... you money, and filled your chest, since you think that so important, you would call that a benefit. God has buried countless mines in the earth, has poured out from the earth countless rivers, rolling sands of gold; He has concealed in every place huge masses of silver, copper and iron, and has bestowed upon you the means of discovering them, placing upon the surface of the earth signs of the treasures hidden below; and yet do you say that you have received no benefit? If a house ...
— L. Annaeus Seneca On Benefits • Seneca

... the popular tales of all countries the apple is represented as the principal magical fruit, in support of which he gives several interesting illustrations. Thus, "In the German folk-tale of 'The Man of Iron,' a princess throws a golden apple as a prize, which the hero catches three times, and carries off and wins." And in a French tale, "A singing apple is one of the marvels which Princess Belle-Etoile and her brothers and her cousin bring from ...
— The Folk-lore of Plants • T. F. Thiselton-Dyer

... Where scattered lay the bones of men In some forgotten battle slain, And bleached by drifting wind and rain. It might have tamed a warrior's heart To view such mockery of his art! The knot-grass fettered there the hand Which once could burst an iron band; Beneath the broad and ample bone, That bucklered heart to fear unknown, A feeble and a timorous guest, The fieldfare framed her lowly nest; There the slow blindworm left his slime On the fleet limbs that mocked at time; And there, too, lay ...
— The Lady of the Lake • Sir Walter Scott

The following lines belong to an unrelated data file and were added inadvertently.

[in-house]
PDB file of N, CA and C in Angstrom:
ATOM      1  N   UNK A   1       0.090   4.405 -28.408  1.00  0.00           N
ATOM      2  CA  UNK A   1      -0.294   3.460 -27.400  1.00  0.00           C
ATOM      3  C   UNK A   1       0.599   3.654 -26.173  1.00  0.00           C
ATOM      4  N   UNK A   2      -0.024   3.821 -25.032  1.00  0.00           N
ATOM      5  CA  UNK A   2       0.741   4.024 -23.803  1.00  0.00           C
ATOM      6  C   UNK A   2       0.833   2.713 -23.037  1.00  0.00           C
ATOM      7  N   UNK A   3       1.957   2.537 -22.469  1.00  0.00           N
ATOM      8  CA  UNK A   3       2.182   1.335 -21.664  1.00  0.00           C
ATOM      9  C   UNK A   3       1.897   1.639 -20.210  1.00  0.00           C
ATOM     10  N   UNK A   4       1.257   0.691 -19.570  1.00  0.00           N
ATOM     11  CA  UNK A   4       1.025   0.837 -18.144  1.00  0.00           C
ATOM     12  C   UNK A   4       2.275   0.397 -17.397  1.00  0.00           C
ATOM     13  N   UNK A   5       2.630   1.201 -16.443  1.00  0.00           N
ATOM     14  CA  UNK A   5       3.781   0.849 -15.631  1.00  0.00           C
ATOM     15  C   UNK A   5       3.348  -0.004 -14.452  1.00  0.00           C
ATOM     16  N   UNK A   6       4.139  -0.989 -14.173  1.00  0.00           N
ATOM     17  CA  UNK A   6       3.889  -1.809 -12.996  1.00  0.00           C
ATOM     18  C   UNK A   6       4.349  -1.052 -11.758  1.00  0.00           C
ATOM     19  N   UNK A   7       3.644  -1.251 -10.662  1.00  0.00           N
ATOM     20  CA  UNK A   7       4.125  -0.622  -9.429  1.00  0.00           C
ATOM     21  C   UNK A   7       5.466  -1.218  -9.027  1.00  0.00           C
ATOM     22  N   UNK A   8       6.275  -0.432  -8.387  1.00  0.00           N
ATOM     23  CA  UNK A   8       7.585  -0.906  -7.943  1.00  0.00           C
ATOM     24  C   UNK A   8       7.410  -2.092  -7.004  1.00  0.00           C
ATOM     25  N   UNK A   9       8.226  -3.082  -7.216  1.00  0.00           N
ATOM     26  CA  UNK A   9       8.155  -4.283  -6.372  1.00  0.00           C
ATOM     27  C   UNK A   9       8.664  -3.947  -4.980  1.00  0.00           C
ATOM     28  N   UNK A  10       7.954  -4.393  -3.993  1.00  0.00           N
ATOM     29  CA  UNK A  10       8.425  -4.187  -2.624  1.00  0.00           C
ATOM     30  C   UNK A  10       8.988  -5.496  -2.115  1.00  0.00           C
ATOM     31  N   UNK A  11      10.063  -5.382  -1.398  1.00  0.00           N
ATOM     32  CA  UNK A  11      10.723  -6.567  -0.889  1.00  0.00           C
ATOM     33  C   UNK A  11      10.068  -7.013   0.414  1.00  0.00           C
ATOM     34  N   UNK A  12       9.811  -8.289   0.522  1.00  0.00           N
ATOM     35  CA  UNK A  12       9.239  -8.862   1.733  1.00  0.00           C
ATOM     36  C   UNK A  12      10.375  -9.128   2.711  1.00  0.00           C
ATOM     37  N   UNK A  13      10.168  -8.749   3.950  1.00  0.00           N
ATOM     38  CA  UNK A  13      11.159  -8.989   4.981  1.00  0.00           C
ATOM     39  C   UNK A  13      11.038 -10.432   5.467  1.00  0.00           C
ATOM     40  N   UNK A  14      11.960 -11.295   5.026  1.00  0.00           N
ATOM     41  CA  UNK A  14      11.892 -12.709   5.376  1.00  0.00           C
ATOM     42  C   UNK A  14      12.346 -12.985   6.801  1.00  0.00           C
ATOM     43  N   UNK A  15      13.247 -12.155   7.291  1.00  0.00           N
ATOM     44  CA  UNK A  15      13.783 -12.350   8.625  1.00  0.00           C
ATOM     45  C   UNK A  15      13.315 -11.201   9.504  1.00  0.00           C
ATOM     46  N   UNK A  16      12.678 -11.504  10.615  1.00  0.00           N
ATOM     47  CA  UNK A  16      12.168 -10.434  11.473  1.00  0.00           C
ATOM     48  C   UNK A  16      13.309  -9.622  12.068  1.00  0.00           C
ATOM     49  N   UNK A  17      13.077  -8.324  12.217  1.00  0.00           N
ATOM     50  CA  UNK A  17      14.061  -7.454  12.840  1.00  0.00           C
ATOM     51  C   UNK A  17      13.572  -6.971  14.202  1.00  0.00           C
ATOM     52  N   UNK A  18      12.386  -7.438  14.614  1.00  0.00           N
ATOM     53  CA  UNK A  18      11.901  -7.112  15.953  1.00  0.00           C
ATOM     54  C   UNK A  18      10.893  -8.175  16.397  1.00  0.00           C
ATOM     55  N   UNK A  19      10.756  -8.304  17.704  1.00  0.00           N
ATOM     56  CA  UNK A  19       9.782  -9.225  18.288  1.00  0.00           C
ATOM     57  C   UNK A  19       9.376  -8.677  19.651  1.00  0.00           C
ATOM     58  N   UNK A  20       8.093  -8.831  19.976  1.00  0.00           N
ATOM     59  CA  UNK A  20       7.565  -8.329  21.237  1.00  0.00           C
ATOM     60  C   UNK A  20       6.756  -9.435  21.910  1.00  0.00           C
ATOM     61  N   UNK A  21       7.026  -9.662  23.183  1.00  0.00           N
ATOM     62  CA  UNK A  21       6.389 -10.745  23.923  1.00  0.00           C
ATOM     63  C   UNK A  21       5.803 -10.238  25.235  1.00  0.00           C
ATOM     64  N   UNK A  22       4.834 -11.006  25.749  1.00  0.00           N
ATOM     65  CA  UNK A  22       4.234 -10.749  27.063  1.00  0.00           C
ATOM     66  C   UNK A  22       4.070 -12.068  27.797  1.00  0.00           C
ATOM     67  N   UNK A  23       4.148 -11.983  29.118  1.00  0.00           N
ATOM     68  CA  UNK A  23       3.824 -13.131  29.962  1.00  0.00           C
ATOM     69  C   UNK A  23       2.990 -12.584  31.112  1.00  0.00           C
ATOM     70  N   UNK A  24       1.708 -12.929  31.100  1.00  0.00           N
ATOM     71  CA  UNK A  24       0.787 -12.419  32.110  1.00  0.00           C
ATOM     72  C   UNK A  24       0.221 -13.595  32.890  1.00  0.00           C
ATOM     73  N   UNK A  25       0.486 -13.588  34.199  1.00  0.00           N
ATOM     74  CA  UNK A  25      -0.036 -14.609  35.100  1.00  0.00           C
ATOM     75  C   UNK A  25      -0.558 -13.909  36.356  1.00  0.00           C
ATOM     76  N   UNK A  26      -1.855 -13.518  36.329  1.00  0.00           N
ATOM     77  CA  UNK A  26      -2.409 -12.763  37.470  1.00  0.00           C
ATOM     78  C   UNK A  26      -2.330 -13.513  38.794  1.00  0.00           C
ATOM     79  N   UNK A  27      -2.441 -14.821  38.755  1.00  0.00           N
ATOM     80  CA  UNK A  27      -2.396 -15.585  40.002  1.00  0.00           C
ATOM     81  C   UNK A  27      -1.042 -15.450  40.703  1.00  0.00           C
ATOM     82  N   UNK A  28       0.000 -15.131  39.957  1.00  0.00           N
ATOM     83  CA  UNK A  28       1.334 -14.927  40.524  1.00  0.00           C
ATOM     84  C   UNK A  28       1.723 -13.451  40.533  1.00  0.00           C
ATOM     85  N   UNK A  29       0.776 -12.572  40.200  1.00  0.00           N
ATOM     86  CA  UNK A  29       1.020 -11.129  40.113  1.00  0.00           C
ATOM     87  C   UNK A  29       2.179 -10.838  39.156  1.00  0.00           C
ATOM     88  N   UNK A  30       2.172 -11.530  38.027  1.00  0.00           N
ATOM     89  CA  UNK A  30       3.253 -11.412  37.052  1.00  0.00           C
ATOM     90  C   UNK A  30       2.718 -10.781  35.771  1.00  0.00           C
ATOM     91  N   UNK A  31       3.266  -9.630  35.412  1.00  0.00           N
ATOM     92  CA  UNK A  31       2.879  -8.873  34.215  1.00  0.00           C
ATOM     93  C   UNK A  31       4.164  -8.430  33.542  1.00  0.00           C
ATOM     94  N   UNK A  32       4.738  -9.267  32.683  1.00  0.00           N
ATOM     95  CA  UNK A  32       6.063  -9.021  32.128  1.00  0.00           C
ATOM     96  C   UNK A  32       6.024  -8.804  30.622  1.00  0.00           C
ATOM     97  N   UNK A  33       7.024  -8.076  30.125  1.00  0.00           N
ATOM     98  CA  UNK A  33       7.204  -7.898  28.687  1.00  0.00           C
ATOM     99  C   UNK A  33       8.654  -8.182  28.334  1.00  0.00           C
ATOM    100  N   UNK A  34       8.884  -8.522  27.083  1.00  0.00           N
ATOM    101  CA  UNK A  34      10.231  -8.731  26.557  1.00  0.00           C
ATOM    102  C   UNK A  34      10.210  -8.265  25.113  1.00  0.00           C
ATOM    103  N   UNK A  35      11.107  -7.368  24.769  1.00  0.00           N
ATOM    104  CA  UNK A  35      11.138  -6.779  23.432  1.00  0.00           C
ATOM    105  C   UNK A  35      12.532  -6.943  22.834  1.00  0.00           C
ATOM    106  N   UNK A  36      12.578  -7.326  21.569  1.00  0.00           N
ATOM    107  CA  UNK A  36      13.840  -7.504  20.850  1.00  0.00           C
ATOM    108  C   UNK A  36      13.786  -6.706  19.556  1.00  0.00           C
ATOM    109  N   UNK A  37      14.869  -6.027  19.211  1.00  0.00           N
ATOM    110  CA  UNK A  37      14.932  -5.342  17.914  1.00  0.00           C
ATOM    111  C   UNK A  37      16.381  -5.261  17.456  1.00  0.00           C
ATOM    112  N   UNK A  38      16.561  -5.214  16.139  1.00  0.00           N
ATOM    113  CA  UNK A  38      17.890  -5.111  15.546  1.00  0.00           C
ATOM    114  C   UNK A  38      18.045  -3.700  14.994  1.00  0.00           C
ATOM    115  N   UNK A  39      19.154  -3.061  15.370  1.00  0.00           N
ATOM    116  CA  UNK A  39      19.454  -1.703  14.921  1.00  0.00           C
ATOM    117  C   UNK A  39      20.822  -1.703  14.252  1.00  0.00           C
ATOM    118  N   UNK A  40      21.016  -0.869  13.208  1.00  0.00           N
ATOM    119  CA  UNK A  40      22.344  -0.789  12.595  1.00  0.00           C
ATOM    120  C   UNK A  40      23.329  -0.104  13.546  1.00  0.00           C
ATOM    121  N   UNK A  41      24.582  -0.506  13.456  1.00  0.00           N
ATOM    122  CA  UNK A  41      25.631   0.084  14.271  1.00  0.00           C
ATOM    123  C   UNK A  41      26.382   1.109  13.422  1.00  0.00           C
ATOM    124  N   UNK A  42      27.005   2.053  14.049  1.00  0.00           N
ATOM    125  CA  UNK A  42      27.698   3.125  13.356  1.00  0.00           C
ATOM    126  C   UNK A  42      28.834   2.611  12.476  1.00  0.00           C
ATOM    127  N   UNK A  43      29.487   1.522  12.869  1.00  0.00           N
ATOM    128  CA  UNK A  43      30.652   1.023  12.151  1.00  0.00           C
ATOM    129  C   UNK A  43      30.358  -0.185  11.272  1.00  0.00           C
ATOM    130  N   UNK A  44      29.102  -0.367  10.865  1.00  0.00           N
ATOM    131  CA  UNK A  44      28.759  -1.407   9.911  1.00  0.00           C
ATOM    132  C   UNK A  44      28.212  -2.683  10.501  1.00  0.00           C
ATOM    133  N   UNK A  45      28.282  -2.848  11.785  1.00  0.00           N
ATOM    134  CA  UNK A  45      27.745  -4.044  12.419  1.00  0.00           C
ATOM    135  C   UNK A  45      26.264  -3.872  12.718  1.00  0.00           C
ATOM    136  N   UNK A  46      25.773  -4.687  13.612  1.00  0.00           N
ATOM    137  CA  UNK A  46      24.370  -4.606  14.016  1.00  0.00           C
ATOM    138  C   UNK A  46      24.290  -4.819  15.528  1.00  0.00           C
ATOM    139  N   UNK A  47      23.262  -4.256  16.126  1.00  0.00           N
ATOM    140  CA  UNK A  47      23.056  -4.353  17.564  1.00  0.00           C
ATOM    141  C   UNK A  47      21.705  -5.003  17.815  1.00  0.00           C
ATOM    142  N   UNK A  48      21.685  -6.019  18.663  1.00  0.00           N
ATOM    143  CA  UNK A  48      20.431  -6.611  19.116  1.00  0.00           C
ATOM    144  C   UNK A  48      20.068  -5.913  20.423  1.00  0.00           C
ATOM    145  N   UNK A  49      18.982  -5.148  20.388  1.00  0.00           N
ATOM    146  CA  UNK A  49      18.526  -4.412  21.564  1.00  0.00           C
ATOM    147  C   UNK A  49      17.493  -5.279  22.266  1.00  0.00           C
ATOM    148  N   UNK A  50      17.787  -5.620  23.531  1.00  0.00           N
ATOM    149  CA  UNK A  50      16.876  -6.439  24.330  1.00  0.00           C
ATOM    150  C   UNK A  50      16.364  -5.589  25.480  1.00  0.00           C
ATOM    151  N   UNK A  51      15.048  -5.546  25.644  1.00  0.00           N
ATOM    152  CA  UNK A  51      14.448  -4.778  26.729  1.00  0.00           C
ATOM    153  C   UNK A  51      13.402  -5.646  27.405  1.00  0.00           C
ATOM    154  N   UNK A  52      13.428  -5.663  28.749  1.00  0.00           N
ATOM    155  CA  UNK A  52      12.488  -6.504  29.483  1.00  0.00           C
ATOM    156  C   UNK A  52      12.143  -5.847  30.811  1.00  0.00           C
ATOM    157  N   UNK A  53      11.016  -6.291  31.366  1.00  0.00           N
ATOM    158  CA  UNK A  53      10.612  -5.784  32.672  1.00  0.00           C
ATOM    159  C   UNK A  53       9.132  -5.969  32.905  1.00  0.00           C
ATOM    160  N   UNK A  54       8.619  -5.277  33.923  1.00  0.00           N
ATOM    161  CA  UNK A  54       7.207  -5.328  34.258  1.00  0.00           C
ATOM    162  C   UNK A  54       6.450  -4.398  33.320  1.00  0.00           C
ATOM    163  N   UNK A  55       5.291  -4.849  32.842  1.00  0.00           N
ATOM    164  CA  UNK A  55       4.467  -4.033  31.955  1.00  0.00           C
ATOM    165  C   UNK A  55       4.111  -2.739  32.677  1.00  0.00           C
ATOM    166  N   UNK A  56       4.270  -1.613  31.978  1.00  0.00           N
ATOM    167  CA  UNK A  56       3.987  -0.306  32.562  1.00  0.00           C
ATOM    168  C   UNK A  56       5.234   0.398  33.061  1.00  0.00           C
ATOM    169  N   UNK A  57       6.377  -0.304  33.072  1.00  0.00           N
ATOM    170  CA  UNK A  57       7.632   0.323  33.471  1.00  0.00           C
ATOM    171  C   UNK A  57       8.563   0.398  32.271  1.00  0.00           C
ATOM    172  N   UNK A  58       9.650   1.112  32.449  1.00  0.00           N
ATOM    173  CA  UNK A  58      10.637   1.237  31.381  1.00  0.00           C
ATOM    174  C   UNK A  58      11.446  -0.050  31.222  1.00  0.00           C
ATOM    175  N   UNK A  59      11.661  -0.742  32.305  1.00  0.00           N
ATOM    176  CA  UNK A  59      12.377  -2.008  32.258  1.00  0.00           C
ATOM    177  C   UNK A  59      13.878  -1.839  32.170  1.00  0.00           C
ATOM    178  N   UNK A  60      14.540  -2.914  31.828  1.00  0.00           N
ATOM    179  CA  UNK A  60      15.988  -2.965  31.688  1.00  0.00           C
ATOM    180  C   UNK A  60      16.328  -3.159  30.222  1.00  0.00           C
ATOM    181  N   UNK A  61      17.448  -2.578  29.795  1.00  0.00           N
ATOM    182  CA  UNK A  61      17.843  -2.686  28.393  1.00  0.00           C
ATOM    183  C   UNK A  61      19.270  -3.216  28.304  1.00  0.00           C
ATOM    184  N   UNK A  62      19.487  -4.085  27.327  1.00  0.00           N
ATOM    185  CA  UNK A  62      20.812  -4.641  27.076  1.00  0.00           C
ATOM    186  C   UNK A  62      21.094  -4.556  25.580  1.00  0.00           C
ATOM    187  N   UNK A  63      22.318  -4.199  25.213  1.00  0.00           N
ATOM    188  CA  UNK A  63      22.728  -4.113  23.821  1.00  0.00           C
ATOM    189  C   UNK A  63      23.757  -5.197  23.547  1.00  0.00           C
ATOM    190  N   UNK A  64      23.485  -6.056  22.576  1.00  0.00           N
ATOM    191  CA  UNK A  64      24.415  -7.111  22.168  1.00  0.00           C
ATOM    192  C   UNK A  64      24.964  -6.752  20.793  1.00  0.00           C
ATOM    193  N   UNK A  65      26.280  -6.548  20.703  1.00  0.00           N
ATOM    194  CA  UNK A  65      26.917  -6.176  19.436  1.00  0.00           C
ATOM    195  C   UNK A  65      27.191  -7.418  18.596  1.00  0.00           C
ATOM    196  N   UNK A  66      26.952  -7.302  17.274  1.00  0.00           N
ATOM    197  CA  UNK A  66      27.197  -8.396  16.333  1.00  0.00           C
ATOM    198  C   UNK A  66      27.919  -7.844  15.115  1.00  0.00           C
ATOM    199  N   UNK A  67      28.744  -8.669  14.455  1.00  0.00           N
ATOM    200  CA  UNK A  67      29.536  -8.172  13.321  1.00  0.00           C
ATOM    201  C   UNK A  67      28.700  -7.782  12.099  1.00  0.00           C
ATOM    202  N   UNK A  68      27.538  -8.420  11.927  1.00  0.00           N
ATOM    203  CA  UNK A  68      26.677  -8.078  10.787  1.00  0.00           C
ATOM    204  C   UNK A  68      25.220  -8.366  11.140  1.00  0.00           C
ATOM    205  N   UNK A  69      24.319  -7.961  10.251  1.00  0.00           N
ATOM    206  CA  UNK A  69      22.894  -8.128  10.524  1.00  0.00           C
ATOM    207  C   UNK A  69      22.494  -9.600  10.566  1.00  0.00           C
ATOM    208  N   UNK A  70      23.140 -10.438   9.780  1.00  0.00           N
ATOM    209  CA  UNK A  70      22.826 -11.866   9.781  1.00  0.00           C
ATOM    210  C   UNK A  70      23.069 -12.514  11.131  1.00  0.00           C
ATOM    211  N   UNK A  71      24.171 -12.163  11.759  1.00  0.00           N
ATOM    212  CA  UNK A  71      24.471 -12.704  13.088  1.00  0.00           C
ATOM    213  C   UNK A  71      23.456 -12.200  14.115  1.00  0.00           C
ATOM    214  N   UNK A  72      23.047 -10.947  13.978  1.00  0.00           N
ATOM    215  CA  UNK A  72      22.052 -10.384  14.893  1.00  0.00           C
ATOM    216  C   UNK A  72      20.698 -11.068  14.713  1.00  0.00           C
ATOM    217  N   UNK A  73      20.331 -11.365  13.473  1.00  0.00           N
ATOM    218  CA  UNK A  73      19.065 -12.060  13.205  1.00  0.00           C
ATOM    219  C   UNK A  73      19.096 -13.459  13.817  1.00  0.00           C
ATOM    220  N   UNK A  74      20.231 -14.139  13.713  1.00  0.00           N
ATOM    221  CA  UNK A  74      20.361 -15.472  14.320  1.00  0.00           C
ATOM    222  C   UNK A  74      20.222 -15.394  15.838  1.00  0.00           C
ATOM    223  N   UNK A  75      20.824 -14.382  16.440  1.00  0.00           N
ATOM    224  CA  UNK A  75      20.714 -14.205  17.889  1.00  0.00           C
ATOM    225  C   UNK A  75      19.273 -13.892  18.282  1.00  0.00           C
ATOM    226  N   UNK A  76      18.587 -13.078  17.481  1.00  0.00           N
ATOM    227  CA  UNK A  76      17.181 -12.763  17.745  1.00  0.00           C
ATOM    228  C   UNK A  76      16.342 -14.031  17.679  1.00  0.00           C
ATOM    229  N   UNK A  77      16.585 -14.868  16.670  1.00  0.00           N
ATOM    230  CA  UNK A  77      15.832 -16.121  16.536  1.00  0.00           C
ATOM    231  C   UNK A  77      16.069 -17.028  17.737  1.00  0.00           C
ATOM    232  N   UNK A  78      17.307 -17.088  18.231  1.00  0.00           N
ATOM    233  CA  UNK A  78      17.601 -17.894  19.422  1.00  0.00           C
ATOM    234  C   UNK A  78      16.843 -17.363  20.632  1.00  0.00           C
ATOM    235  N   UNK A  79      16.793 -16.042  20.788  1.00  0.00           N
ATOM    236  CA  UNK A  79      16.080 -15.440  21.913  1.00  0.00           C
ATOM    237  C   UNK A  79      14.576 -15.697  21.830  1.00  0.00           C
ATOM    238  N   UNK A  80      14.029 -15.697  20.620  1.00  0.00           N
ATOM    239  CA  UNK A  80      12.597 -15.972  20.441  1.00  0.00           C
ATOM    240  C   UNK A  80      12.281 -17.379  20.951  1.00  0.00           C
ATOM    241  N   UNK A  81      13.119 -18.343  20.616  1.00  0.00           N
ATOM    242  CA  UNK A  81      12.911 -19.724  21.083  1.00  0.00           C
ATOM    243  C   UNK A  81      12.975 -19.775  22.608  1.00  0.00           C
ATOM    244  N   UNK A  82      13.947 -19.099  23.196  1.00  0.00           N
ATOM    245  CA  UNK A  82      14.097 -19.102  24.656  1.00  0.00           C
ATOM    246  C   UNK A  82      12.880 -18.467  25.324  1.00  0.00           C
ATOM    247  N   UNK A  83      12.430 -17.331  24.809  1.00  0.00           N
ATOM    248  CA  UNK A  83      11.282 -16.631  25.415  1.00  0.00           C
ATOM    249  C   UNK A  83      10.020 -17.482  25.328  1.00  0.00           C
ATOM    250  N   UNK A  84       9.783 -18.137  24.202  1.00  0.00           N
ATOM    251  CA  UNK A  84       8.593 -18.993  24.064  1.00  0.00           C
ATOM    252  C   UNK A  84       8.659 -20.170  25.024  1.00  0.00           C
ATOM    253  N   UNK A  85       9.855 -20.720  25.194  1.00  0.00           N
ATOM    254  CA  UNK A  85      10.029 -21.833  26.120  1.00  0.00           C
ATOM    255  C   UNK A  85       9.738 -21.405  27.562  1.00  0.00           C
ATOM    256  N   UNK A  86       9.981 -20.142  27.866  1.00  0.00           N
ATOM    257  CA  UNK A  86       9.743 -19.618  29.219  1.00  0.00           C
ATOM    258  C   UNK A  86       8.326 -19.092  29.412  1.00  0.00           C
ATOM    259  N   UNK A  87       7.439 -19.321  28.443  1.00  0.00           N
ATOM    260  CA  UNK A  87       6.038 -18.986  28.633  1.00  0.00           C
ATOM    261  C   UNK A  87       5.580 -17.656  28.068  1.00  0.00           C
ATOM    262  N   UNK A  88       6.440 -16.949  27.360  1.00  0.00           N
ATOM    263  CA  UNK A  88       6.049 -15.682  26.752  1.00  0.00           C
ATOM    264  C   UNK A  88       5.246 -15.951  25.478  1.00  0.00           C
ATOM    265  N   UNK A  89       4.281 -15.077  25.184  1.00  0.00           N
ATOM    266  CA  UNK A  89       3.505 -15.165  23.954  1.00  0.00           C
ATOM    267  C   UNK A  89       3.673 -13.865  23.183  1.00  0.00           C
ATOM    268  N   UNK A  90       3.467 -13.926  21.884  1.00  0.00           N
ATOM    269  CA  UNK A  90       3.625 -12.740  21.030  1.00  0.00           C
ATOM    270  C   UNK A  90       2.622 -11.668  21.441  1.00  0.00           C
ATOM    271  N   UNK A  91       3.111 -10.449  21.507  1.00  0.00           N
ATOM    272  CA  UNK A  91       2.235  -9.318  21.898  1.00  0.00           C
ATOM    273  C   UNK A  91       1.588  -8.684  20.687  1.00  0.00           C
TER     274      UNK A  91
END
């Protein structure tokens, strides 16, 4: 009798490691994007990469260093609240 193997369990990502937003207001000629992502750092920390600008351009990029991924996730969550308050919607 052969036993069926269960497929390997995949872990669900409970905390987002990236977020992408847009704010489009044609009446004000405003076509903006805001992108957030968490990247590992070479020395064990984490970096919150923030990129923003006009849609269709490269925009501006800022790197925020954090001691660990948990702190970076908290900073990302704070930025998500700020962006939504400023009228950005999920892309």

... then turned up by manual labour, with an instrument called a crooked spade, of a form and weight which to me appeared very incommodious, and would perhaps be soon improved in a country where workmen could be easily found and easily paid. It has a narrow blade of iron fixed to a long and heavy piece of wood, which must have, about a foot and a half above the iron, a knee or flexure with the angle downwards. When the farmer encounters a stone which is the great impediment of his operations, ...
— A Journey to the Western Isles of Scotland • Samuel Johnson

... of the primitive sun-baked clay (ollae), and seem to have been regarded with a veneration almost amounting to worship.[924] Long ago I had occasion to note how the old form of piacular sacrifice was used and recorded whenever iron was taken into the grove, or any damage done to the trees by lightning or other accident. Once, when a tiny fig-tree sprouted on the roof of the temple, piacula of all suitable kinds had to be offered to Mars, Dea Dia, ...
— The Religious Experience of the Roman People - From the Earliest Times to the Age of Augustus • W. Warde Fowler

... between things where it was formerly not observed: as that the gyrations of the moon, the fall of apples, and the flotation of bubbles are all examples of gravitation: or that the purifying of the blood by breathing, the burning of a candle, and the rusting of iron are all cases of oxidation: or that the colouring of the underside of a red-admiral's wings, the spots of the giraffe, the shape and attitude of a stick-caterpillar, the immobility of a bird on its nest, and countless other cases, though superficially so different, agree in this, that they conceal ...
— Logic - Deductive and Inductive • Carveth Read

... hand press and folded into the papers. It was proposed, by the terms of this amendment to the constitution, to donate to four different railroad companies $10,000 per mile for every mile of road graded and ready to iron. Work Was commenced soon after the passage of the law, and in a short time a demand was made by the railroad companies upon Gov. Sibley for the issuance of the bonds, in accordance with their idea of the terms of the contract made by the state. Gov. Sibley declined to issue the bonds until ...
— Reminiscences of Pioneer Days in St. Paul • Frank Moore